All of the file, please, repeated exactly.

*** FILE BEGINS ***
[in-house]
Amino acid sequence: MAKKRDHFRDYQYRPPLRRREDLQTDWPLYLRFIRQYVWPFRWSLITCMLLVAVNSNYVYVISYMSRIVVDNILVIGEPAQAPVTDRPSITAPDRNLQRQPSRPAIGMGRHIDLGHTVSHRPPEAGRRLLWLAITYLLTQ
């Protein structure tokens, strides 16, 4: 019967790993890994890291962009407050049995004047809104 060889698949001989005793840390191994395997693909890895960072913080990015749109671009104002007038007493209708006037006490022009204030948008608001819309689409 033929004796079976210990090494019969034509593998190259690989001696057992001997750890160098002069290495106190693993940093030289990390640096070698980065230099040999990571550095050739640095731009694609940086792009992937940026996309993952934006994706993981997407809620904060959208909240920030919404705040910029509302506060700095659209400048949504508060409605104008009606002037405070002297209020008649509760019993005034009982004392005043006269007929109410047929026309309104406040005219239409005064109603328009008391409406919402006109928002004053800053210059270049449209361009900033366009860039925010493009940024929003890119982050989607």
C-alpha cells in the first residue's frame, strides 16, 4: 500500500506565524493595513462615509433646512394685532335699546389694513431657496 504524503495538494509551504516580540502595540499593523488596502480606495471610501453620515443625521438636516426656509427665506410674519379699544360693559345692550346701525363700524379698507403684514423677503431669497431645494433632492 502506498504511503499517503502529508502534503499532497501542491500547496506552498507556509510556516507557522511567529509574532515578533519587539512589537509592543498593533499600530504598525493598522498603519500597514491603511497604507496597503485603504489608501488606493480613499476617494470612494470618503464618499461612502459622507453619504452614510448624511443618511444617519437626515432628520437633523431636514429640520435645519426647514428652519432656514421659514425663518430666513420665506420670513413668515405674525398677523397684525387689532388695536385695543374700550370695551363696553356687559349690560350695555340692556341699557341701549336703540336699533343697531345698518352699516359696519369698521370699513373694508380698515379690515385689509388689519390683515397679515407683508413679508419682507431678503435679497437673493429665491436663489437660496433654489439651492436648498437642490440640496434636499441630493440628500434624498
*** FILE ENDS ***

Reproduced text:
[in-house]
Amino acid sequence: MAKKRDHFRDYQYRPPLRRREDLQTDWPLYLRFIRQYVWPFRWSLITCMLLVAVNSNYVYVISYMSRIVVDNILVIGEPAQAPVTDRPSITAPDRNLQRQPSRPAIGMGRHIDLGHTVSHRPPEAGRRLLWLAITYLLTQ
């Protein structure tokens, strides 16, 4: 019967790993890994890291962009407050049995004047809104 060889698949001989005793840390191994395997693909890895960072913080990015749109671009104002007038007493209708006037006490022009204030948008608001819309689409 033929004796079976210990090494019969034509593998190259690989001696057992001997750890160098002069290495106190693993940093030289990390640096070698980065230099040999990571550095050739640095731009694609940086792009992937940026996309993952934006994706993981997407809620904060959208909240920030919404705040910029509302506060700095659209400048949504508060409605104008009606002037405070002297209020008649509760019993005034009982004392005043006269007929109410047929026309309104406040005219239409005064109603328009008391409406919402006109928002004053800053210059270049449209361009900033366009860039925010493009940024929003890119982050989607």
C-alpha cells in the first residue's frame, strides 16, 4: 500500500506565524493595513462615509433646512394685532335699546389694513431657496 504524503495538494509551504516580540502595540499593523488596502480606495471610501453620515443625521438636516426656509427665506410674519379699544360693559345692550346701525363700524379698507403684514423677503431669497431645494433632492 502506498504511503499517503502529508502534503499532497501542491500547496506552498507556509510556516507557522511567529509574532515578533519587539512589537509592543498593533499600530504598525493598522498603519500597514491603511497604507496597503485603504489608501488606493480613499476617494470612494470618503464618499461612502459622507453619504452614510448624511443618511444617519437626515432628520437633523431636514429640520435645519426647514428652519432656514421659514425663518430666513420665506420670513413668515405674525398677523397684525387689532388695536385695543374700550370695551363696553356687559349690560350695555340692556341699557341701549336703540336699533343697531345698518352699516359696519369698521370699513373694508380698515379690515385689509388689519390683515397679515407683508413679508419682507431678503435679497437673493429665491436663489437660496433654489439651492436648498437642490440640496434636499441630493440628500434624498